This crisis is giving us the chance to find our best selves again and to renew our connection to one another in ways with deep local roots and with branches that extend across the world.
We are also seeing new skills emerging among our most effective leaders, who are partnering in creative ways and prioritizing our collective health and well-being over individual profit. Shining examples of moral imagination, these entrepreneurs have the humility to recognize the ugly realities we must confront today and the audacity to envision and work toward a better future.
I couldn’t be more inspired by the actions members of Acumen’s community are undertaking in response to COVID-19. In Bozeman, Montana, Acumen America investee MyVillage, a company that helps people open and operate high-quality, home-based early education programs, has raised emergency grant funding to ensure that its childcare providers can continue to educate young children into April. MyVillage Co-Founder and CEO Erica Mackey says the goal of the funding is to minimize disruptions to educator income and help parents manage costs incurred during a COVID-19-related exposure or absence.
Also part of Acumen America’s portfolio is a restaurant chain called Everytable that offers healthy grab-and-go meals in low-income, underserved communities. Last week, its Founder and CEO Sam Polk wrote a letter to his community stating the company’s commitment to doing, “whatever it takes to ensure that everyone across greater Los Angeles has access to healthy meals,” including senior citizens, underserved schools or individuals who are struggling. Sam and Erica’s moral leadership remind us that we need to celebrate the actions of such role models so that more actions like these become the norm.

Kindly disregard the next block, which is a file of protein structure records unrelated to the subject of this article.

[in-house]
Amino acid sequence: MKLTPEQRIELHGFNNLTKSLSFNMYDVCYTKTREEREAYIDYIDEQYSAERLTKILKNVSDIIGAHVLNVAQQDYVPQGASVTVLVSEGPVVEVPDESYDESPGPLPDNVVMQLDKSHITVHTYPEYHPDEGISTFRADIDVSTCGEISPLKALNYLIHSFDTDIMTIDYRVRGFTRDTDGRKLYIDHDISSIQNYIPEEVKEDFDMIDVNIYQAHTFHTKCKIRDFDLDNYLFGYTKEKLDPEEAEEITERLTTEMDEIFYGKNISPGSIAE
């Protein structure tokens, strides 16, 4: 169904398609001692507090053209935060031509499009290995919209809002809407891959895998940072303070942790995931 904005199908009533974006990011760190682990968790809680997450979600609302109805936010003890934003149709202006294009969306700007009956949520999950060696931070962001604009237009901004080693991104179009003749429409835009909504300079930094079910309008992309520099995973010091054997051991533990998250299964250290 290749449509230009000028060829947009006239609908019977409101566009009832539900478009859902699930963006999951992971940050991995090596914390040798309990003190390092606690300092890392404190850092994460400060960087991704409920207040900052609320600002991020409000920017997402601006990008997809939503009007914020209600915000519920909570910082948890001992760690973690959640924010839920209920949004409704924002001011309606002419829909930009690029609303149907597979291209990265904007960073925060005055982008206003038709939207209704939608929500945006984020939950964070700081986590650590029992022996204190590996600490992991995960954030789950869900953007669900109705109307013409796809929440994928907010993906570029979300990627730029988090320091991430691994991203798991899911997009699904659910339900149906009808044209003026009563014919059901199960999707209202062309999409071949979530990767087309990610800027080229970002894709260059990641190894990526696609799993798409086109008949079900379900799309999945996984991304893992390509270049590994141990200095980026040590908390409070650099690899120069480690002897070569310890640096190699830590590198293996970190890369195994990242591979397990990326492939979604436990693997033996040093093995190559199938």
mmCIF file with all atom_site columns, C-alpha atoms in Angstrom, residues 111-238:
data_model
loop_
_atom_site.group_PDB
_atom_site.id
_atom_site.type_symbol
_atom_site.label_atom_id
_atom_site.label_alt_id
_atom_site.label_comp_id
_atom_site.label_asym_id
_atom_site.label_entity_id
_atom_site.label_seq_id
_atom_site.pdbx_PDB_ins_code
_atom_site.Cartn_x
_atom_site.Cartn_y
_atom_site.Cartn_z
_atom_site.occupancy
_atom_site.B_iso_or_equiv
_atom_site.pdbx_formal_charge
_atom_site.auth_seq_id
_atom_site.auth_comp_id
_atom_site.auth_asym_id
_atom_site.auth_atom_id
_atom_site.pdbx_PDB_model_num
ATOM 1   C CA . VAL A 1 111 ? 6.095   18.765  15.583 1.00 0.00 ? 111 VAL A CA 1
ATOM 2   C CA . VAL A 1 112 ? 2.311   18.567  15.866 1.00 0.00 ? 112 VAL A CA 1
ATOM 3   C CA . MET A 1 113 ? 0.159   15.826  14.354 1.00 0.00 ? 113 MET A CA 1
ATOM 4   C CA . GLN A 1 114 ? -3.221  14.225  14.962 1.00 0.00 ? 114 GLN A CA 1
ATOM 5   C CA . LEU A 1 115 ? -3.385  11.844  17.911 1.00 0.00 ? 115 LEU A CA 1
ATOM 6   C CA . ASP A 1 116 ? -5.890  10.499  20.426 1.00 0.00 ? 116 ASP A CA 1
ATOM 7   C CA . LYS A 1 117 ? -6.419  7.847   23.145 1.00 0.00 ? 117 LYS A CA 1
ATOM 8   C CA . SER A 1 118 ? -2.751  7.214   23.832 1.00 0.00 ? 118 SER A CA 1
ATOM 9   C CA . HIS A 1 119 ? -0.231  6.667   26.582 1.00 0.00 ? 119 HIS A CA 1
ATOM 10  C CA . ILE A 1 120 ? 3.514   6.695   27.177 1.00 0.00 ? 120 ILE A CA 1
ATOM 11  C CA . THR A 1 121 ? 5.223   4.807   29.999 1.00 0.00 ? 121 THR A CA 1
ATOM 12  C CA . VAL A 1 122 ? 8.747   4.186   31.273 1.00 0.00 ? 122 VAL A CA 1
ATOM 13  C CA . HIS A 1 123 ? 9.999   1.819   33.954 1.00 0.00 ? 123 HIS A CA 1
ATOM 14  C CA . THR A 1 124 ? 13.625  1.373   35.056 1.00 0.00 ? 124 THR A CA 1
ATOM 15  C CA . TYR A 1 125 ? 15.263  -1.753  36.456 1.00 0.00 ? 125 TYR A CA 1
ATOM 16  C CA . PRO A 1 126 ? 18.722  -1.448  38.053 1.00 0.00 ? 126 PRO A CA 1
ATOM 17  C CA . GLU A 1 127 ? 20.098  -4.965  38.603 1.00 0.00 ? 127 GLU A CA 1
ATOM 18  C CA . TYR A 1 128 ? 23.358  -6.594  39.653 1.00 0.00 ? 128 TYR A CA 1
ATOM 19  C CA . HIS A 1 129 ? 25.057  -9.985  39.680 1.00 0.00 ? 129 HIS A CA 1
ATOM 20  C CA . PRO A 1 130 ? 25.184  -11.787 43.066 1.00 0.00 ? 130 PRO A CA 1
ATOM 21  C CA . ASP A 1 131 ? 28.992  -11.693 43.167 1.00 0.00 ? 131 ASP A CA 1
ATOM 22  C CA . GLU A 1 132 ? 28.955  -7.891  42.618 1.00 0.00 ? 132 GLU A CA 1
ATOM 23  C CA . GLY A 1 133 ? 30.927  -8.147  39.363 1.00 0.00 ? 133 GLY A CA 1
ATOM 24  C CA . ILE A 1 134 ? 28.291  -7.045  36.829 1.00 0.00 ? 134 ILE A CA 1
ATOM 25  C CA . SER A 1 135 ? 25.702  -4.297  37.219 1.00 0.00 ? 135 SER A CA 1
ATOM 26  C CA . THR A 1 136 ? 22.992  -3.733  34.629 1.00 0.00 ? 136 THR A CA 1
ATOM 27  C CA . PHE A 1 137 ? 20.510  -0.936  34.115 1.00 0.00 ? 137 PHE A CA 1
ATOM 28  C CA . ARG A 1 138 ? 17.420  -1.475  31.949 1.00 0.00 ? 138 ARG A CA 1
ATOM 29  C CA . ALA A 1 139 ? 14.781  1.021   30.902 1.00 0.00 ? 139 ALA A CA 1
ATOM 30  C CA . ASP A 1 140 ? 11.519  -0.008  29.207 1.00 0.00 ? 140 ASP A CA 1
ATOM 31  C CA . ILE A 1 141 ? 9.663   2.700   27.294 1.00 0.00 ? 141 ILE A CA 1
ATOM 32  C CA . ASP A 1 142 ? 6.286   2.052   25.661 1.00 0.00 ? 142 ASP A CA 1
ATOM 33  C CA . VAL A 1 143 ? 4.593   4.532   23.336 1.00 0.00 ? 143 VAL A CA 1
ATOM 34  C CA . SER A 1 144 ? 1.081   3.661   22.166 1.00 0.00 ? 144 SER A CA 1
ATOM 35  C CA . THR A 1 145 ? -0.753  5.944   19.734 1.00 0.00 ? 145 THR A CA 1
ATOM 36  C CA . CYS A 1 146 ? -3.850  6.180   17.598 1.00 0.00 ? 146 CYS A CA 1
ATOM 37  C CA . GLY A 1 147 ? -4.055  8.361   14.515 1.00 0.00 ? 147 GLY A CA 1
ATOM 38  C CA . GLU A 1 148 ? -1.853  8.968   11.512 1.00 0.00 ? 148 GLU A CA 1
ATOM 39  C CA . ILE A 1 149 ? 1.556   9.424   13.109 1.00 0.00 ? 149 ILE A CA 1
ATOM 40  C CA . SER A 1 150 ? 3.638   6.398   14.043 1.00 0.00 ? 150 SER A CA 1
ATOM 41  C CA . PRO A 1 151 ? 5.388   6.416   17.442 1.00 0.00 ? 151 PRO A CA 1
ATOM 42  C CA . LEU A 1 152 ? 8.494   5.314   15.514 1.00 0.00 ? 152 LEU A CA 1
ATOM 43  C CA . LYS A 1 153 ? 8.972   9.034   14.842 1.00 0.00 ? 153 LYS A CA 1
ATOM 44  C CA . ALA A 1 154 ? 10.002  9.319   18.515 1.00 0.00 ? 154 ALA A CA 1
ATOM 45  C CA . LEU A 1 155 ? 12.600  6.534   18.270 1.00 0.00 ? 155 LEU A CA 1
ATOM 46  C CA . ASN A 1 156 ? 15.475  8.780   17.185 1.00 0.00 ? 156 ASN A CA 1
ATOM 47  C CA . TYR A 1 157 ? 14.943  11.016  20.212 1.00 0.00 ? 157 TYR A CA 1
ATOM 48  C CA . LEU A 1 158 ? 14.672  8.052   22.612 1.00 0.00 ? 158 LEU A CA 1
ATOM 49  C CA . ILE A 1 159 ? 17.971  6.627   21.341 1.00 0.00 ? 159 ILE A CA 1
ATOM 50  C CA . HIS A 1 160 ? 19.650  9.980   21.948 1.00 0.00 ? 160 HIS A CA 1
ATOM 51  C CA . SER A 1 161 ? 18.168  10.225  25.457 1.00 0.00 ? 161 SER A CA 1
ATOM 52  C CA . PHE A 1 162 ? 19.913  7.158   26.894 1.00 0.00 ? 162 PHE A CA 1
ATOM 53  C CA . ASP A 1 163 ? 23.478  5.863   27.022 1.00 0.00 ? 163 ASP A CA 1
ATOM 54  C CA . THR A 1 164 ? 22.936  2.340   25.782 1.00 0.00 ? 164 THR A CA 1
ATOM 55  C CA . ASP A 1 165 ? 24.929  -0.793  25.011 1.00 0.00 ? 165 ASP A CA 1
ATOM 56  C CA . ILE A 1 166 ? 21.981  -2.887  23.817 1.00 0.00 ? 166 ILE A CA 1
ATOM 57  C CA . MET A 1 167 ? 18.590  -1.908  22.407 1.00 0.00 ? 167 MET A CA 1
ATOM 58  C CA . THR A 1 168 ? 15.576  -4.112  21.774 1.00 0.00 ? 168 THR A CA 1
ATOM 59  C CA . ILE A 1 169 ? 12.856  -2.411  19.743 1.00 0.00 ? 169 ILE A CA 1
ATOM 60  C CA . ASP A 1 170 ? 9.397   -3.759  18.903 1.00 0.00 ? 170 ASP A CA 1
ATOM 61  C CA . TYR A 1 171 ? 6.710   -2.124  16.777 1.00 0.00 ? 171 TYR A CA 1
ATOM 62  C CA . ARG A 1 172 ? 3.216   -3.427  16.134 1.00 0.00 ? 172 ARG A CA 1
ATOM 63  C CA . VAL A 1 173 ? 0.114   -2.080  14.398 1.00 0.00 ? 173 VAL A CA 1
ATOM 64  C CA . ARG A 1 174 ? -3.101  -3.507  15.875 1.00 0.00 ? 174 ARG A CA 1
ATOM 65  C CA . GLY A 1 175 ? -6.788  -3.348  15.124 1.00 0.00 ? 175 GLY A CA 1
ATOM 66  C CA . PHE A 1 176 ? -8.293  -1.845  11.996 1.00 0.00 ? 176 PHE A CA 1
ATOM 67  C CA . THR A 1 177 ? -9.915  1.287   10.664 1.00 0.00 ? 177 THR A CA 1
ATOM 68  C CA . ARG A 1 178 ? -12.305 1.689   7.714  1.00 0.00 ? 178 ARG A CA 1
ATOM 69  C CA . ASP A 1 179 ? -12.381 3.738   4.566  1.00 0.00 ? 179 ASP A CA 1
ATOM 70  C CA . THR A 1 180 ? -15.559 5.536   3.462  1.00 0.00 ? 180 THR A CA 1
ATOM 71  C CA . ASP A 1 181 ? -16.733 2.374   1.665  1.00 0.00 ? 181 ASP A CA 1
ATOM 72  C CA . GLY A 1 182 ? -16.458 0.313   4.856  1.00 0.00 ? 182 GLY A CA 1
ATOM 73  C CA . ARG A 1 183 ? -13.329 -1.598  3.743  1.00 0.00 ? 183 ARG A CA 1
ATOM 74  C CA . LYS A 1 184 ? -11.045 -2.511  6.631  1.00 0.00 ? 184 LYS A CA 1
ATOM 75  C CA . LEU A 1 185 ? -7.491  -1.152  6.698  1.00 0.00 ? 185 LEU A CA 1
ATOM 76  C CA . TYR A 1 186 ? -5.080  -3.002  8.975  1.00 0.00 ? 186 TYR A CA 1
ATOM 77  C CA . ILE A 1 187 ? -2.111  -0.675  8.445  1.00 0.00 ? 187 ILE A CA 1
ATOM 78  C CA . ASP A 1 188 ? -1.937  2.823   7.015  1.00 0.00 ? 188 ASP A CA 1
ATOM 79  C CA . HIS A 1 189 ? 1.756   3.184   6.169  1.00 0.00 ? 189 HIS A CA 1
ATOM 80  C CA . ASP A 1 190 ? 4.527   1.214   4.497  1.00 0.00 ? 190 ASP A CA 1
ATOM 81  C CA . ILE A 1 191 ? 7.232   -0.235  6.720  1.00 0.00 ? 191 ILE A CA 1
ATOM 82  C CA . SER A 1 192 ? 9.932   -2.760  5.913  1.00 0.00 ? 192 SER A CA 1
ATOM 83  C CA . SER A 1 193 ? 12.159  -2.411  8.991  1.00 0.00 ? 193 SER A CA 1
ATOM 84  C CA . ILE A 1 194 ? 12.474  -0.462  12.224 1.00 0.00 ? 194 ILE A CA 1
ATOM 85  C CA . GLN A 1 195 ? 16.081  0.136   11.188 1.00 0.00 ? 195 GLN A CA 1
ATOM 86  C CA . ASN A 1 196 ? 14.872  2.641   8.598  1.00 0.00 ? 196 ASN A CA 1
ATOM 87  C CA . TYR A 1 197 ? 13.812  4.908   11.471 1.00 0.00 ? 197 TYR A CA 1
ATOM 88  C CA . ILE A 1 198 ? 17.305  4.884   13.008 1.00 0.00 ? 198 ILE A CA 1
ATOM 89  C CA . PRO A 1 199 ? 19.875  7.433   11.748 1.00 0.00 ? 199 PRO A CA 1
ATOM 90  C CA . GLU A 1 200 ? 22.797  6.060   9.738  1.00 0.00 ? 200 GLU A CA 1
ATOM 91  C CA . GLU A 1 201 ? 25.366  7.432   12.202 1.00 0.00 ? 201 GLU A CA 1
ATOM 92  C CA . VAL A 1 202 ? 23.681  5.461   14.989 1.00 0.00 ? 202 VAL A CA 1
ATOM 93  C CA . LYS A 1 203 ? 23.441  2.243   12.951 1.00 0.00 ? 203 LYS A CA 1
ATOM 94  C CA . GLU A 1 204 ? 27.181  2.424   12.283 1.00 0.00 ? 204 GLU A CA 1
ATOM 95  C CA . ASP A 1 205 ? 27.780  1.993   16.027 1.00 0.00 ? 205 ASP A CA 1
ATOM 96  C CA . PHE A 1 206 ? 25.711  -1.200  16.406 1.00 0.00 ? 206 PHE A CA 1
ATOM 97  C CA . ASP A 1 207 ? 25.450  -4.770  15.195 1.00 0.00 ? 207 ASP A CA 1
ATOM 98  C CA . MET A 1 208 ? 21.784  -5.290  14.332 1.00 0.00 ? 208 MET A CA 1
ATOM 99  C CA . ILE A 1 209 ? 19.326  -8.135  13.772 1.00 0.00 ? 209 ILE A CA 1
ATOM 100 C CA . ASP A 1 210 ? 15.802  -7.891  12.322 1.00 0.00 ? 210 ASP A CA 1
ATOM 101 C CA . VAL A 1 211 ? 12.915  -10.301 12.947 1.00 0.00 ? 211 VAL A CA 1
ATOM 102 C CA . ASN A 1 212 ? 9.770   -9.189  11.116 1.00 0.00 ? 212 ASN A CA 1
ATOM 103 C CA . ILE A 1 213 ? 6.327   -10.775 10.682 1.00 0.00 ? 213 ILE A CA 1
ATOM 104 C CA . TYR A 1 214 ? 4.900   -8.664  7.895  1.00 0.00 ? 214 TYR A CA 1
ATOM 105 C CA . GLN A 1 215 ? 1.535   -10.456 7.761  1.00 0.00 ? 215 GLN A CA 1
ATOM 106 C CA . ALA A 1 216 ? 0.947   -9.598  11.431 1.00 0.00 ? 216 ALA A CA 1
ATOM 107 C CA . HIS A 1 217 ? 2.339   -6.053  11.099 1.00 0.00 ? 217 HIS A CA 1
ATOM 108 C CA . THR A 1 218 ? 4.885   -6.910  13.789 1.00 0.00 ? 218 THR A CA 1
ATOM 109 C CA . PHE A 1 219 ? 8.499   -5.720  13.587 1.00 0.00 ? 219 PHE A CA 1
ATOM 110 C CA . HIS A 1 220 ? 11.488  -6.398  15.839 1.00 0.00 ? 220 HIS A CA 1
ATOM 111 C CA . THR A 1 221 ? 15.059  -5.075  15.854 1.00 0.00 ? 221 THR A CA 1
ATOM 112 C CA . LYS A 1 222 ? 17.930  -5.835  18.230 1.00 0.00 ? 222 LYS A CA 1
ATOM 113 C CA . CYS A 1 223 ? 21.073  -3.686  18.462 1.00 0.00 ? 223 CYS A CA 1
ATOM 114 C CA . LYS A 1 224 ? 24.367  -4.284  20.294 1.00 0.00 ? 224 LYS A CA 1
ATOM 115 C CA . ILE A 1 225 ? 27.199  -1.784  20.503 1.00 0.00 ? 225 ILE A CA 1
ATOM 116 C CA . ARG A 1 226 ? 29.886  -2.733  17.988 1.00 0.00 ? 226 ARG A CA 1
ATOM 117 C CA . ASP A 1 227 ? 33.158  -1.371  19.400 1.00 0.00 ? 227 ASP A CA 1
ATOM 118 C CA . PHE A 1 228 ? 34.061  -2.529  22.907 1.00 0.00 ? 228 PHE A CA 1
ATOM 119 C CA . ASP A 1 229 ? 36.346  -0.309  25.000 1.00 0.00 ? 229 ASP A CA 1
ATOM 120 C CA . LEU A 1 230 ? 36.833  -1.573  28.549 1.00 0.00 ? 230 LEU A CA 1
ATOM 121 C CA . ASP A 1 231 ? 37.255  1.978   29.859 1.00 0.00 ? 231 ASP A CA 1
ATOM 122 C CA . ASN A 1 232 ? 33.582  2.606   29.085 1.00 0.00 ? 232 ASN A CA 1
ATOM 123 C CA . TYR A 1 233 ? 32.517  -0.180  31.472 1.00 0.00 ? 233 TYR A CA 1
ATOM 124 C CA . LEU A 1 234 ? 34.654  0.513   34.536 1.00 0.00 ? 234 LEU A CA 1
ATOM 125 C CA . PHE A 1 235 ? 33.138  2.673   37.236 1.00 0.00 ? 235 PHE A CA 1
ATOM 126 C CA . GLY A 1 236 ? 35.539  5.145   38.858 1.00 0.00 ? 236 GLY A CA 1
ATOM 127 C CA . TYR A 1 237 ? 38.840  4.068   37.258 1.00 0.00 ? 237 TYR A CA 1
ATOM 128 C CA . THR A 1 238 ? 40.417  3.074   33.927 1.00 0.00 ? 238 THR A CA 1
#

Acumen is fortunate to also be able to learn from its leaders in communities around the globe. Whether their communities are plagued by viruses, conflict, homelessness, despair or the stressful uncertainty that poverty brings, they constantly remind us what resilience looks like, and the importance of kindness and gratitude when all you see around yourself is darkness. One such leader is Acumen West Africa Fellow Niniola Williams, founder of DRASA Health Trust, a public health organization named for her aunt, Dr. Ameyo Stella Adadevoh, the doctor credited with halting the spread of the Ebola virus in Nigeria. Since 2015, Niniola and the DRASA Health Trust team have been creating government partnerships and public education campaigns to promote good hygiene to prevent the spread of infectious diseases. In many ways, they’ve been preparing for five years for the arrival of COVID-19.
We have miles to go, but we can address the new realities of this global health and economic crisis while holding with fierce, persistent aspiration to the good that can be done in the midst of it. Every Acumen entrepreneur, Fellow, Partner and, of course, our amazing team, Board and Advisors are in this together, equally committed to keeping one another healthy and safe so that we can stand together and bring our best selves to the work we came to do.